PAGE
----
Thursday, 18 October 2007

Why do so many teachers stand in front of what they want pupils to look at?

During my first week of teaching back in 1980 in a fairly challenging school in Tower Hamlets I was faced with writing or drawing on a blackboard (one of the roller types) anything I wanted the whole class to see. I was very conscious of my own school days in the 60s and 70s when I struggled to concentrate on what was on the board as the teachers continually stood in front of it, however expert and light footed they were in dancing from side to side.

At the end of that first week I found some technology which would address the problem - an Over Head Projector (OHP). This fundamentally changed the way I was able to interact with the class. I was able to keep facing the class the whole time, maintaining eye contact. I wasn't obscuring the screen by dancing around back and forth all the time. I could ensure that all pupils had uninterrupted sight lines at all times. I used an acetate roll which provided virtually limitless writing space, and what's more when I had to teach the same topic again to a different class I was able to use the same material instead of having to write or draw the same things all over again.

So has modern digital technology improved things still further? In my view, the interactive whiteboard has moved things backwards - literally. Teachers who were using OHPs successfully within a secure pedagogy now are expected to once more start turning their backs on the class, pirouetting from side to side, and using nimble contortions to avoid obscuring too much for too many for too long. Official reports and other publications from the likes of Becta are littered with photographs of teachers proudly displaying the output from a computer on their faces and their clothes. Actually, sometimes it is possible to make out some of the text if they are clean shaven but hardly the best viewing surface for maximum visibility.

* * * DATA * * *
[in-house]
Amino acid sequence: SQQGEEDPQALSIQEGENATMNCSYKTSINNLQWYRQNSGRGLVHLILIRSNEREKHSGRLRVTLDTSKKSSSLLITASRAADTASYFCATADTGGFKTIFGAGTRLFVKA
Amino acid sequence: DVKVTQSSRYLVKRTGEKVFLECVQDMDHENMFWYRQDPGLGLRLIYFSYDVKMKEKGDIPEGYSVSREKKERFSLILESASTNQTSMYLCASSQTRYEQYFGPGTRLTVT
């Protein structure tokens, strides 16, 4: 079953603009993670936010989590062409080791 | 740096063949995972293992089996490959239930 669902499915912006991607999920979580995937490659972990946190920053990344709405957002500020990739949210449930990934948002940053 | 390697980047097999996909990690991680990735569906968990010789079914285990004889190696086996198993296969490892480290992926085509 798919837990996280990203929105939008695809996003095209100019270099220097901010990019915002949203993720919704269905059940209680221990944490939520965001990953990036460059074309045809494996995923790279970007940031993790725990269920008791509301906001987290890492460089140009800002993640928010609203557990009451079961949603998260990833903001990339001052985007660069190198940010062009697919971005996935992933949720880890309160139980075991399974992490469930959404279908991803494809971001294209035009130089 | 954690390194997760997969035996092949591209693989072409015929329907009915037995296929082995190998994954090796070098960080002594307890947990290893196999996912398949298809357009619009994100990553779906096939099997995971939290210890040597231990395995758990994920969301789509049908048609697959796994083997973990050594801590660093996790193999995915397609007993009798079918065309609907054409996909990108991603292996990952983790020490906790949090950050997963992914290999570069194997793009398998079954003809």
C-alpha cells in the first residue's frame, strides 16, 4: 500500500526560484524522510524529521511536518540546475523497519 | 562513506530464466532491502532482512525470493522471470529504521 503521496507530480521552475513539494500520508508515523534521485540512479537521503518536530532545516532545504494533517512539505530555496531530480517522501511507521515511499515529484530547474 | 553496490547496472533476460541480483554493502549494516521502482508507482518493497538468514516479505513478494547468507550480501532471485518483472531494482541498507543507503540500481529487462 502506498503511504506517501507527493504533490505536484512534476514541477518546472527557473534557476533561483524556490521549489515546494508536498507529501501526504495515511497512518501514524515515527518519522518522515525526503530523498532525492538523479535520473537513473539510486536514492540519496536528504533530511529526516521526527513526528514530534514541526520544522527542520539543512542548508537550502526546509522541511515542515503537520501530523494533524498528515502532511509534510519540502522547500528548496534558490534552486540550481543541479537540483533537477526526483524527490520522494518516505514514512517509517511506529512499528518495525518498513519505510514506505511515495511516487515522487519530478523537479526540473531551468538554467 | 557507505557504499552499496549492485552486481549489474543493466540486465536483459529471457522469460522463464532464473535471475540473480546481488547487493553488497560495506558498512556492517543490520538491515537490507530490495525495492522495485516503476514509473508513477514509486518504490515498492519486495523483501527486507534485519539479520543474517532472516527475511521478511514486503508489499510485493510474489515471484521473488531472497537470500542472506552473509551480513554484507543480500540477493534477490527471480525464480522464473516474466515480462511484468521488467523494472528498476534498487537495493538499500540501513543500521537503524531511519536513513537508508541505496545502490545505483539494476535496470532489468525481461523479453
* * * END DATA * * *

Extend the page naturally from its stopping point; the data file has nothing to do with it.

Becta health and safety guidelines (issued on behalf of the Government) make it very clear that anyone at the front of the class should never look directly out into the room, in the direction of the projector beam. Even if not looking directly at the light from the bulb there are concerns about the effect on people's peripheral vision. So not only does this particular form of technology take us back to the days of my first week in teaching in terms of interrupting lines of site to the content, but is even worse in that teachers shouldn't turn to look at the class before moving well away from the screen.

So back to my question which forms the title for this post. Why do teachers stand in front of what they want pupils to look at? Before interactive whiteboards I'd always assumed it was because they couldn't afford OHPs. But that can't be right, can it? Interactive whiteboards are much more expensive than OHPs. There must be another reason. Maybe they think that it doesn't matter to have uninterrupted sight lines. Perhaps they should ask the pupils. Would they like family members to continually perform the same antics in front of the TV screen while trying to watch EastEnders. I think not.